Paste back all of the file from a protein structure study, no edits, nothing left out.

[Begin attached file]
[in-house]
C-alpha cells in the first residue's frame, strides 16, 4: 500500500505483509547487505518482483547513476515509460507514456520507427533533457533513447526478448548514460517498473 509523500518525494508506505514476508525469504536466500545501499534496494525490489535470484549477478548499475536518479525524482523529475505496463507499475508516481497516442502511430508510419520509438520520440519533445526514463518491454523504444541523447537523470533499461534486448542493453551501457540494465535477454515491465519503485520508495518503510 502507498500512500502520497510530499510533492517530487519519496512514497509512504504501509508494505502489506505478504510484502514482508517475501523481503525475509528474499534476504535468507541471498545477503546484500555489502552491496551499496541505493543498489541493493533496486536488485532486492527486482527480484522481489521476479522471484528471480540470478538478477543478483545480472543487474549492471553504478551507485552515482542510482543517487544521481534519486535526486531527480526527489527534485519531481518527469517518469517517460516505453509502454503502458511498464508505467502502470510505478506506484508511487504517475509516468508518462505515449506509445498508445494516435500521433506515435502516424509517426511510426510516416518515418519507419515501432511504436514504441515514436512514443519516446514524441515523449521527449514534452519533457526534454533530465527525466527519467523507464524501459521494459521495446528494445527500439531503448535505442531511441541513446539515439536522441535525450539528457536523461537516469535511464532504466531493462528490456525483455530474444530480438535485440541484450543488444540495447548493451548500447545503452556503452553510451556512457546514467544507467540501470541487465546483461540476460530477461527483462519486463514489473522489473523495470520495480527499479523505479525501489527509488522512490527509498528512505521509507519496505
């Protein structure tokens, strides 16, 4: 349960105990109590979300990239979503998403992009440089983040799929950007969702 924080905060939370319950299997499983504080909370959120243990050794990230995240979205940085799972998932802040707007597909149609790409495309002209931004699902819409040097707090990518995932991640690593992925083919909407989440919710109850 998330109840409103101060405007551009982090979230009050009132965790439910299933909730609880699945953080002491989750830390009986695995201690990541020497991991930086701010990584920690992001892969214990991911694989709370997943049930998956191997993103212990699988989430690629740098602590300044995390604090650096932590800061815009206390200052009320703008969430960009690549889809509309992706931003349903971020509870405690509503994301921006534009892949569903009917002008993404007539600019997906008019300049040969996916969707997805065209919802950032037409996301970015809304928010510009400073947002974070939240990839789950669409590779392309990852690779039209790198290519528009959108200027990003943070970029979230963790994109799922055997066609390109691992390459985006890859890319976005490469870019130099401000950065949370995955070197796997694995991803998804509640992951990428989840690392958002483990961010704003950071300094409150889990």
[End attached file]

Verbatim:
[in-house]
C-alpha cells in the first residue's frame, strides 16, 4: 500500500505483509547487505518482483547513476515509460507514456520507427533533457533513447526478448548514460517498473 509523500518525494508506505514476508525469504536466500545501499534496494525490489535470484549477478548499475536518479525524482523529475505496463507499475508516481497516442502511430508510419520509438520520440519533445526514463518491454523504444541523447537523470533499461534486448542493453551501457540494465535477454515491465519503485520508495518503510 502507498500512500502520497510530499510533492517530487519519496512514497509512504504501509508494505502489506505478504510484502514482508517475501523481503525475509528474499534476504535468507541471498545477503546484500555489502552491496551499496541505493543498489541493493533496486536488485532486492527486482527480484522481489521476479522471484528471480540470478538478477543478483545480472543487474549492471553504478551507485552515482542510482543517487544521481534519486535526486531527480526527489527534485519531481518527469517518469517517460516505453509502454503502458511498464508505467502502470510505478506506484508511487504517475509516468508518462505515449506509445498508445494516435500521433506515435502516424509517426511510426510516416518515418519507419515501432511504436514504441515514436512514443519516446514524441515523449521527449514534452519533457526534454533530465527525466527519467523507464524501459521494459521495446528494445527500439531503448535505442531511441541513446539515439536522441535525450539528457536523461537516469535511464532504466531493462528490456525483455530474444530480438535485440541484450543488444540495447548493451548500447545503452556503452553510451556512457546514467544507467540501470541487465546483461540476460530477461527483462519486463514489473522489473523495470520495480527499479523505479525501489527509488522512490527509498528512505521509507519496505
């Protein structure tokens, strides 16, 4: 349960105990109590979300990239979503998403992009440089983040799929950007969702 924080905060939370319950299997499983504080909370959120243990050794990230995240979205940085799972998932802040707007597909149609790409495309002209931004699902819409040097707090990518995932991640690593992925083919909407989440919710109850 998330109840409103101060405007551009982090979230009050009132965790439910299933909730609880699945953080002491989750830390009986695995201690990541020497991991930086701010990584920690992001892969214990991911694989709370997943049930998956191997993103212990699988989430690629740098602590300044995390604090650096932590800061815009206390200052009320703008969430960009690549889809509309992706931003349903971020509870405690509503994301921006534009892949569903009917002008993404007539600019997906008019300049040969996916969707997805065209919802950032037409996301970015809304928010510009400073947002974070939240990839789950669409590779392309990852690779039209790198290519528009959108200027990003943070970029979230963790994109799922055997066609390109691992390459985006890859890319976005490469870019130099401000950065949370995955070197796997694995991803998804509640992951990428989840690392958002483990961010704003950071300094409150889990």